What is it?
Dysthymic disorder, also called as Persistent depressive disorder (PDD) is a form of chronic depression. It causes continuous and prolonged feelings of deep sadness and hopelessness. These feelings can affect your mood and behavior as well as physical functions, including appetite and sleep. As a result, people with the disorder often lose interest in doing activities they once enjoyed and have difficulty finishing daily tasks.
What are the symptoms?
The symptoms in dysthymic disorder are less severe and longer lasting in comparison to depression with symptoms occurring on most days for at least two years.. So the chronic nature of this disease can also make it more challenging to cope with.This type of depression is mild, so family members and friends may not even know that their loved one is depressed. Symptoms often appear during childhood or adolescence and they can persist for years and may interfere with school, work, and personal relationships. Children and teens with can feel irritable instead of depressed. Their symptoms last for at least 1 year. The main symptom of dysthymic disorder in adults is a sad, low, or dark mood on most days. Other symptoms include:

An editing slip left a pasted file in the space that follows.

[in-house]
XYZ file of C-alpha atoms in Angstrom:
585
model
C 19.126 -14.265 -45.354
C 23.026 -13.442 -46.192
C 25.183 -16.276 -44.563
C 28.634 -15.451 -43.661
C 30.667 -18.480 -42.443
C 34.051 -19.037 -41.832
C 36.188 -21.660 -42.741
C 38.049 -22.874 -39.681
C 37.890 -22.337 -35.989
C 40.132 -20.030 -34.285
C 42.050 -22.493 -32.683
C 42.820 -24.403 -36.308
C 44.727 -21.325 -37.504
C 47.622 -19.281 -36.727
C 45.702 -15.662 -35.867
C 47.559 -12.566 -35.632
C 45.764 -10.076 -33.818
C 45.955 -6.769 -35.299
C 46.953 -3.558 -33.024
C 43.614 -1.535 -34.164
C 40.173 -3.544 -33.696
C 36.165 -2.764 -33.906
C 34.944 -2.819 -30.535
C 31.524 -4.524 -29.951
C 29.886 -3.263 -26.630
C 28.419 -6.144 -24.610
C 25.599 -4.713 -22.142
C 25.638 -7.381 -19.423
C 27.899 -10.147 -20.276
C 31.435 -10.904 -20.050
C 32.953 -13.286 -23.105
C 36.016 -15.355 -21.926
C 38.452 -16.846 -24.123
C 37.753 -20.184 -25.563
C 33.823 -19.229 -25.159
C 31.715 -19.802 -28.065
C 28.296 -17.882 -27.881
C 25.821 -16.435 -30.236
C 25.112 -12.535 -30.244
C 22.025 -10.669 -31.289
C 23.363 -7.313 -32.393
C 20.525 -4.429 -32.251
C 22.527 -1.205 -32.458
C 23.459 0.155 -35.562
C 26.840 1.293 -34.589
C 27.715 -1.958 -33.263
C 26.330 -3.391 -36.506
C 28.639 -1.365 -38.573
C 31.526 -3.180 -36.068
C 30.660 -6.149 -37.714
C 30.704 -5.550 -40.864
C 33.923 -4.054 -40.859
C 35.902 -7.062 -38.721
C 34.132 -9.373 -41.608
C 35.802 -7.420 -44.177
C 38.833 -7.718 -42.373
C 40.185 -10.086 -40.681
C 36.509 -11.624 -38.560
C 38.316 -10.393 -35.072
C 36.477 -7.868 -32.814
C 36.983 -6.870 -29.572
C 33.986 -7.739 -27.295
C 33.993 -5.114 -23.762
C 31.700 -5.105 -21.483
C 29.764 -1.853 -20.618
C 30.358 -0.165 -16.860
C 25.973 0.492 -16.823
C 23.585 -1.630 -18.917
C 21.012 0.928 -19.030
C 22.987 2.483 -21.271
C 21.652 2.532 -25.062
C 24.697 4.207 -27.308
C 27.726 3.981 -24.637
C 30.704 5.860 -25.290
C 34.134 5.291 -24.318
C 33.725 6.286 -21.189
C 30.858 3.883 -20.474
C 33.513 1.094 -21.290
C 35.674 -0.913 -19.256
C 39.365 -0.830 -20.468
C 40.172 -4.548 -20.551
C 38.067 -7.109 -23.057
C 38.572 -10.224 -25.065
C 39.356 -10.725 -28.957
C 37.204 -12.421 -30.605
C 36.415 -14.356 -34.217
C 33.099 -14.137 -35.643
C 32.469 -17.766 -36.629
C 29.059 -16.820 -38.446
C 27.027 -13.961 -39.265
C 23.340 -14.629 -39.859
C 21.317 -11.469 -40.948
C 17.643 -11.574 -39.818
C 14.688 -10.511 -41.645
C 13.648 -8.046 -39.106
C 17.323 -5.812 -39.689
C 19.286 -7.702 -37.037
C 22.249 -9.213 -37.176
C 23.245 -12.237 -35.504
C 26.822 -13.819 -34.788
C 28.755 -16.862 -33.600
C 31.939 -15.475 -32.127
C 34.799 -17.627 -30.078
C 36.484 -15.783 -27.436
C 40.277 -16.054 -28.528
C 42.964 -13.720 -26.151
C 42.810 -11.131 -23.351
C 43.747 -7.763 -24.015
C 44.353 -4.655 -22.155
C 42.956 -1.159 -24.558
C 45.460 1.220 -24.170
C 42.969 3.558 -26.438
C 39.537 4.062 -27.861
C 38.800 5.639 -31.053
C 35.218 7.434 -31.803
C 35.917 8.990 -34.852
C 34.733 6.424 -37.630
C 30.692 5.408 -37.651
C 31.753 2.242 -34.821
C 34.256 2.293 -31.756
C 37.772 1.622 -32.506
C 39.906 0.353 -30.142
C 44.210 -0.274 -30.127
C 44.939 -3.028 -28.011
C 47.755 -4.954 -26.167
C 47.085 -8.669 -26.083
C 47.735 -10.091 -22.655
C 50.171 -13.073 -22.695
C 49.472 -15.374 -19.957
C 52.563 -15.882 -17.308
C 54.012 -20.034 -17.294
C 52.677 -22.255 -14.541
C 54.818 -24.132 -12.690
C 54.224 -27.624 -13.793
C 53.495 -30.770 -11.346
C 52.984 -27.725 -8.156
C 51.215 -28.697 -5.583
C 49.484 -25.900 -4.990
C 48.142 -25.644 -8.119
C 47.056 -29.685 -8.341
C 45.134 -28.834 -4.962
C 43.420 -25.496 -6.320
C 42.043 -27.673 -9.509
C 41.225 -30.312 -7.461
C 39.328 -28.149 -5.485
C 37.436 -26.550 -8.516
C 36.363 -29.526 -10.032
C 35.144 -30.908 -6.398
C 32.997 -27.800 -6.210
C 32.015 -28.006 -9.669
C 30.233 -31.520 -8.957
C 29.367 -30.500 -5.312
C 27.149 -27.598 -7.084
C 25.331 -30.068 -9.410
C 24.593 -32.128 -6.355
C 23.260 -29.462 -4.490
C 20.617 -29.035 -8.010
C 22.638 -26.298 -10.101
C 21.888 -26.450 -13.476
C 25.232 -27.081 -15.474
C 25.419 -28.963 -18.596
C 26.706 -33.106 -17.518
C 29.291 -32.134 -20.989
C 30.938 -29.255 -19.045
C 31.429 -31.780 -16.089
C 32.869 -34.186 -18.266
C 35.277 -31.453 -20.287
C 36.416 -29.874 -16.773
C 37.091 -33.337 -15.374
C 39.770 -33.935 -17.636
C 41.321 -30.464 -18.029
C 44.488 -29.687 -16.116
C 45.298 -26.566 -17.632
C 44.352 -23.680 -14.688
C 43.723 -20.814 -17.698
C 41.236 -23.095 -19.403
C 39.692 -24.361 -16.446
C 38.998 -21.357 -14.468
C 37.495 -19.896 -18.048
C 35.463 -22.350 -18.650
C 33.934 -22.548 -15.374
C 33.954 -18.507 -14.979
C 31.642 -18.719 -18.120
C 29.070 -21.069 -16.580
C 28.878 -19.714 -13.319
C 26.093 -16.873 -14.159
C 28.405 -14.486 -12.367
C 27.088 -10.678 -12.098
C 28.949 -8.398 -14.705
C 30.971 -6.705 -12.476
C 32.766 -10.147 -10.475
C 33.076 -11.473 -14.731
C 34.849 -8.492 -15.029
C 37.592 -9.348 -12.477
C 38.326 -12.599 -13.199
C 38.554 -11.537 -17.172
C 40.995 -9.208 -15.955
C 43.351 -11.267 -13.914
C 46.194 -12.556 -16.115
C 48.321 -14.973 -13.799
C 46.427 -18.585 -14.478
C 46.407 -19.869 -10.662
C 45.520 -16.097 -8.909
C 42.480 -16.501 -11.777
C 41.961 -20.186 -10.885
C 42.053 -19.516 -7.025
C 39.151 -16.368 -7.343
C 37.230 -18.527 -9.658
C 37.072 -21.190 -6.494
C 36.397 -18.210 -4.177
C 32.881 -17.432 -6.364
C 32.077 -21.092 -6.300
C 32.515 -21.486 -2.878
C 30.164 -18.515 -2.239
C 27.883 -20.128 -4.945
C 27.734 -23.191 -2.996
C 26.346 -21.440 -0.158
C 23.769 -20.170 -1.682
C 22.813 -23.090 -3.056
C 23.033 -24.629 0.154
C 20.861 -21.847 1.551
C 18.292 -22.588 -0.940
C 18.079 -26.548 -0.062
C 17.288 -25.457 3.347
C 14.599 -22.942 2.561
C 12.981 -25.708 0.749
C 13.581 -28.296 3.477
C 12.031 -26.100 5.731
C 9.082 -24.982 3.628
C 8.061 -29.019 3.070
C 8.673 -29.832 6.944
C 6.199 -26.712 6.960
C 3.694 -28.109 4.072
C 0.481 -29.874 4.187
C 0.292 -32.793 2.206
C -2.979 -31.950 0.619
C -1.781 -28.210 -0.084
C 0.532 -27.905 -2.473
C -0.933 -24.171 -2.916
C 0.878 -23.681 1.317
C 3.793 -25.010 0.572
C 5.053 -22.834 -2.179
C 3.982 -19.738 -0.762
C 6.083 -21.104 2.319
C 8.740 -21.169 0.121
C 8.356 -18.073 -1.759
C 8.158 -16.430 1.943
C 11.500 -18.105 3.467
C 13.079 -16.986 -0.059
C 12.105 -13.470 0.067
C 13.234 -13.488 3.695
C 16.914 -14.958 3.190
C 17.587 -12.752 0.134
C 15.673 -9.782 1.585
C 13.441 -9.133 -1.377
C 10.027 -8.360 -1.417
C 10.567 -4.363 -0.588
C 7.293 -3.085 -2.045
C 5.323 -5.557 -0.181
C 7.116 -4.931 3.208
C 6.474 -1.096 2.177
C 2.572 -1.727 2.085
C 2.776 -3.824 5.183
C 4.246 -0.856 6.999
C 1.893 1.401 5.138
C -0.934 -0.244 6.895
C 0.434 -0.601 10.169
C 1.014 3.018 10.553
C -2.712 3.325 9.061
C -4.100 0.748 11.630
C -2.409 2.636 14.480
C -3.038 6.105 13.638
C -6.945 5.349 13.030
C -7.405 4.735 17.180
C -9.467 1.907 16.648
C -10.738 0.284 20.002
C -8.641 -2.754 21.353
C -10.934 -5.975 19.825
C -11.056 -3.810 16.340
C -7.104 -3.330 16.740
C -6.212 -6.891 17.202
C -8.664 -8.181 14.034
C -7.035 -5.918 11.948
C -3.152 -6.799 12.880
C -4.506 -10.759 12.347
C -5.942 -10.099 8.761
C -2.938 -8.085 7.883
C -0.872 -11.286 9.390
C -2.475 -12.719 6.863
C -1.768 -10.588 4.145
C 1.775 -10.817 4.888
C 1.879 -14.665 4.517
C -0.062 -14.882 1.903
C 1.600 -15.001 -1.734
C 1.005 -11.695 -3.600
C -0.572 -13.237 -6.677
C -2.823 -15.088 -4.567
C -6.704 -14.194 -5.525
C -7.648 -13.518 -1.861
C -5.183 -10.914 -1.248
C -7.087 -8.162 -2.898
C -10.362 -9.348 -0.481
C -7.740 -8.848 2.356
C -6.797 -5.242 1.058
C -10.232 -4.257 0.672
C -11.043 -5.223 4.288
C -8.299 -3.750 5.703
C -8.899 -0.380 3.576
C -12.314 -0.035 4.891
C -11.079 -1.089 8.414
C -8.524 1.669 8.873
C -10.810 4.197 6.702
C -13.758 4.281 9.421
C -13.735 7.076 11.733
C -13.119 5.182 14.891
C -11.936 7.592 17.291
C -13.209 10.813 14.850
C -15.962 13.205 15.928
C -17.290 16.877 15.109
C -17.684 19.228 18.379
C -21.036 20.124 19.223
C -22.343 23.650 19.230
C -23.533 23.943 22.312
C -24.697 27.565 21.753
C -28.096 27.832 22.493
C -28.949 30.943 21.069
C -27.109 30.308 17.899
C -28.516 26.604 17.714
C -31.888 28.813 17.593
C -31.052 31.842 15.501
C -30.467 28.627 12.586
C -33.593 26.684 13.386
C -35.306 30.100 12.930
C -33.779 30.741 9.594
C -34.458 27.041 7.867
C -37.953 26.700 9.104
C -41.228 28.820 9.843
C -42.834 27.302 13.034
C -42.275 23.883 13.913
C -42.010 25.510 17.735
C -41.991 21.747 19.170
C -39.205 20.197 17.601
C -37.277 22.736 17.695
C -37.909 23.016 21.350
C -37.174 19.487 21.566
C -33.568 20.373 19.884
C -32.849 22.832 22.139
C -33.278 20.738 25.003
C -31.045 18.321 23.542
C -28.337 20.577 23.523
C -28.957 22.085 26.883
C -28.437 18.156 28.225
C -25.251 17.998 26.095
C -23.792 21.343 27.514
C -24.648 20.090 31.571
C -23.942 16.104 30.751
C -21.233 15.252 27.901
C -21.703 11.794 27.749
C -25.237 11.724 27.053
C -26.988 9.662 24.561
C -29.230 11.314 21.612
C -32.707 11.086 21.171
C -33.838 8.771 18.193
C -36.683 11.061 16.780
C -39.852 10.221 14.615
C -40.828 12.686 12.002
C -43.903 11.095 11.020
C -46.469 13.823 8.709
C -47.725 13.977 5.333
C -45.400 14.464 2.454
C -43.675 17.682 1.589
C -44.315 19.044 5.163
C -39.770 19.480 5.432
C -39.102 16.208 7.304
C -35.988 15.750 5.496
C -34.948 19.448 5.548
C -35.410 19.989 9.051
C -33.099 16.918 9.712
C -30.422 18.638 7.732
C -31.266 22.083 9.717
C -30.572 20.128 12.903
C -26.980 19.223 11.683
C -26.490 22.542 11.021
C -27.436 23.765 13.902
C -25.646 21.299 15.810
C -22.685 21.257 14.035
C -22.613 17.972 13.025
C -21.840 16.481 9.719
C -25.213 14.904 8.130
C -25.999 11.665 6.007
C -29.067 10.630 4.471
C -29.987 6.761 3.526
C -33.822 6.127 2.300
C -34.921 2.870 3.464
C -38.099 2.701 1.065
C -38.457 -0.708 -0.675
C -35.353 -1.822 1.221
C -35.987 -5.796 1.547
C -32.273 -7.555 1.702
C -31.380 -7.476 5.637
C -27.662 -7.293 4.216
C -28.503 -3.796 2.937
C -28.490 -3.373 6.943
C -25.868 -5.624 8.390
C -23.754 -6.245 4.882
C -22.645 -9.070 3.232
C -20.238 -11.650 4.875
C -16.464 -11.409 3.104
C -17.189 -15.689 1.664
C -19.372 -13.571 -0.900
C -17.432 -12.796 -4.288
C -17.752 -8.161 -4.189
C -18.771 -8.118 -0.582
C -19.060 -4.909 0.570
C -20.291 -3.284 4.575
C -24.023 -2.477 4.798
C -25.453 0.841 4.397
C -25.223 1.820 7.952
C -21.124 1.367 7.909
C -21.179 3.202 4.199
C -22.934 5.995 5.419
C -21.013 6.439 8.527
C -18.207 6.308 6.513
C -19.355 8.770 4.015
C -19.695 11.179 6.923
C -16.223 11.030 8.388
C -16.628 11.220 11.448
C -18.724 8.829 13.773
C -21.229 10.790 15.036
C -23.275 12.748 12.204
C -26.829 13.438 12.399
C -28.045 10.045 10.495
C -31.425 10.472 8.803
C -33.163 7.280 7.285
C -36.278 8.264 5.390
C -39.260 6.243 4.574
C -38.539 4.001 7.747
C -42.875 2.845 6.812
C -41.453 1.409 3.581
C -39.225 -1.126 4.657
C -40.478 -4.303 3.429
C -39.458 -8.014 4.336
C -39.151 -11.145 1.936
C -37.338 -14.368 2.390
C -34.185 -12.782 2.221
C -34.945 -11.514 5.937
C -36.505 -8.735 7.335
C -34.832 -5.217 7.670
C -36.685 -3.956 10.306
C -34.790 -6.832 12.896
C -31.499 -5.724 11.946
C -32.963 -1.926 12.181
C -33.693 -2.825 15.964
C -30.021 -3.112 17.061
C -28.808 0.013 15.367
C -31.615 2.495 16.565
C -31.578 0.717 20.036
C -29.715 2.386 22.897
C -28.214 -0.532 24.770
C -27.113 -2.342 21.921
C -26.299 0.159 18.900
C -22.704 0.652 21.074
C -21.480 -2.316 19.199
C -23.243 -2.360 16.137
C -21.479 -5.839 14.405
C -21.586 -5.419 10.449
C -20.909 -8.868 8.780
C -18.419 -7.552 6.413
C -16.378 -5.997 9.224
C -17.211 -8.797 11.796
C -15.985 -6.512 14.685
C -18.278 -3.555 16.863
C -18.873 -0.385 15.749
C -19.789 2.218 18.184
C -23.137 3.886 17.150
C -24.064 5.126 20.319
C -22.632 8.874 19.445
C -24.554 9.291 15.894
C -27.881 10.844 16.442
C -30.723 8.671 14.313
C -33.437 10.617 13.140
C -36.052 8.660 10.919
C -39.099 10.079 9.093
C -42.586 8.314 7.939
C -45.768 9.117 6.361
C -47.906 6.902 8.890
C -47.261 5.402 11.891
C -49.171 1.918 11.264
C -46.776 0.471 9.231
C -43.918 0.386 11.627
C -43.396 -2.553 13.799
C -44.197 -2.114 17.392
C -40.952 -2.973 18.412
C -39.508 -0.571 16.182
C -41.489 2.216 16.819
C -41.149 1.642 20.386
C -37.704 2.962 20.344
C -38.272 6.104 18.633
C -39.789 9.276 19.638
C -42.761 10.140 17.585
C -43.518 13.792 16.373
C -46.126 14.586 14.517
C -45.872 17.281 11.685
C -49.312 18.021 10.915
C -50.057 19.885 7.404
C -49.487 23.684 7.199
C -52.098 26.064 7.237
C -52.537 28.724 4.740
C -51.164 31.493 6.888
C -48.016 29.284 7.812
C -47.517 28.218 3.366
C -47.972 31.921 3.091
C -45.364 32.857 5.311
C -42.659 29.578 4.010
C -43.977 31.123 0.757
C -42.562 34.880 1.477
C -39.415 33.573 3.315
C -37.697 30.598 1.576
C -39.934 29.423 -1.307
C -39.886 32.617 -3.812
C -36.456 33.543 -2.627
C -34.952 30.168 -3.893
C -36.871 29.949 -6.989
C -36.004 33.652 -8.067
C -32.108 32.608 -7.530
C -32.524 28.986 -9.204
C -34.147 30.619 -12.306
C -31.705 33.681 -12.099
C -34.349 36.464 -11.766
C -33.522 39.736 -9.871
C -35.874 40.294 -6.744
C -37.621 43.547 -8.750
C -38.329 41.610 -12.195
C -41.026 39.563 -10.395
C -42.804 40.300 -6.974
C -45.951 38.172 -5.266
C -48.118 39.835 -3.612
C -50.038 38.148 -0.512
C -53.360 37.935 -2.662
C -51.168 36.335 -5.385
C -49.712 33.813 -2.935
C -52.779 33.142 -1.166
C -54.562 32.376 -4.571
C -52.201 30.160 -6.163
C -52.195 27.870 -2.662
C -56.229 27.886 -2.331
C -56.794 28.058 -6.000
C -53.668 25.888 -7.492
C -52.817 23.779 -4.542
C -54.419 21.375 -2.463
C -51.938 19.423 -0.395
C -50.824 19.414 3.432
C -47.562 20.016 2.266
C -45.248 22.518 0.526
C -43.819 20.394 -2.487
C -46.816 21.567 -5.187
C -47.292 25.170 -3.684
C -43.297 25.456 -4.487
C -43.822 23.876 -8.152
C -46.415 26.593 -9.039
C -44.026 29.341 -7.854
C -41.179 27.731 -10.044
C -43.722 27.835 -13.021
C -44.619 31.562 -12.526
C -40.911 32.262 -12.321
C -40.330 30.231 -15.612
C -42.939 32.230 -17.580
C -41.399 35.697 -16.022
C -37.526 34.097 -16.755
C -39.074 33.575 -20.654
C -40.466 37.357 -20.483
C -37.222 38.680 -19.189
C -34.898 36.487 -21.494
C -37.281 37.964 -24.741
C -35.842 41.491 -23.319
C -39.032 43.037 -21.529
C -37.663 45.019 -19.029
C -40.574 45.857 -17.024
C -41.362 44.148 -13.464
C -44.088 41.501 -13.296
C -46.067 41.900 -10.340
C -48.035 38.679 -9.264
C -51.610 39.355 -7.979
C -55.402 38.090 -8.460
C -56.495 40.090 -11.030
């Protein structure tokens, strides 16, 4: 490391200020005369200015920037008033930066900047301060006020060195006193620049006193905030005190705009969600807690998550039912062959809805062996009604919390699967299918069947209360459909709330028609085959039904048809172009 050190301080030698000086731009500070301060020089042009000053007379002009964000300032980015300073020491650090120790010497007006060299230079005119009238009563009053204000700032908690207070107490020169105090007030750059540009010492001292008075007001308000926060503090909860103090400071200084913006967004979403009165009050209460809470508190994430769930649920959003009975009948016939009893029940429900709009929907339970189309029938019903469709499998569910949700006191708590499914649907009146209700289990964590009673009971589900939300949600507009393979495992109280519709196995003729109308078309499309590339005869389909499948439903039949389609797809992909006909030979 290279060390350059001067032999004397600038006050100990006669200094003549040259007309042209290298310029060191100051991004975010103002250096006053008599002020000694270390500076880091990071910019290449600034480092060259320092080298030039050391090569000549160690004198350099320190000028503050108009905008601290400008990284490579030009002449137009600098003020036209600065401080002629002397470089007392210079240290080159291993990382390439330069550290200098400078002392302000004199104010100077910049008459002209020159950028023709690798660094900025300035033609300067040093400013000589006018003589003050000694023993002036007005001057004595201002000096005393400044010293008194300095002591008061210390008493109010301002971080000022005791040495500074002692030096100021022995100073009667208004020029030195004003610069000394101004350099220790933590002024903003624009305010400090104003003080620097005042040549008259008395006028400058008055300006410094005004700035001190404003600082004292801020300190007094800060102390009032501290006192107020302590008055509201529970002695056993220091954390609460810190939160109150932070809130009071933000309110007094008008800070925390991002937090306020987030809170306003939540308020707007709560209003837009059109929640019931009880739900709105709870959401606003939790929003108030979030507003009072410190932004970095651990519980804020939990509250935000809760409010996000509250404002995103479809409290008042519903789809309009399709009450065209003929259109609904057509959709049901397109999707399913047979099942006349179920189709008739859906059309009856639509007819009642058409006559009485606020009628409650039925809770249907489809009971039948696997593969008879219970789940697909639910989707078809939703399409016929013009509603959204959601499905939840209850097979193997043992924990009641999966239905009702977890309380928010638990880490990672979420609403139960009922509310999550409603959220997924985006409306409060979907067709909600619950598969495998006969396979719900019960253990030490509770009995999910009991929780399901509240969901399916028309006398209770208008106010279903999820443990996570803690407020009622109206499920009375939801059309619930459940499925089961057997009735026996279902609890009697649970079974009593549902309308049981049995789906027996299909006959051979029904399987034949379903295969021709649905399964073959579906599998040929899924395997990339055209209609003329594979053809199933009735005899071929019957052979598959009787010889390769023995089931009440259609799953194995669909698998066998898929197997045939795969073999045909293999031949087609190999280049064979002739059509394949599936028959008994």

* persistent feelings of sadness and hopelessness
* sleep problems
* low energy
* a change in appetite
* difficulty concentrating
* a lack of interest in daily activities
* decreased productivity
* poor self-esteem
* a negative attitude
* avoidance of social activities
Other symptoms that happen much of the time include: * poor appetite or overeating * difficulty sleeping or sleeping too much * low self-esteem * poor concentration * low energy * fatigue * feelings of hopelessness. People who have PDD may have periods of normal mood that can last up to 2 months.
- Exercise at least three times per week
- Eat a diet that largely consists of natural foods, such as fruits and vegetables
- Practice yoga, tai chi, or meditation
- Write in a journal
- Find activities that make you feel good or help you feel a sense of accomplishment like go for movies or do gardening etc.
- Take certain supplements, including St. John’s wort and fish oil
Avoid drugs and alcohol as they worsen the depressive symptoms
Things to watch out for
See your GP as soon as possible if you think you or your friend or family member might have a dysthymic disorder. Your doctor will do your physical examination and appropriate investigations to rule out other causes. A combination of medication and talk therapy can be effective in treating dysthymic disorder.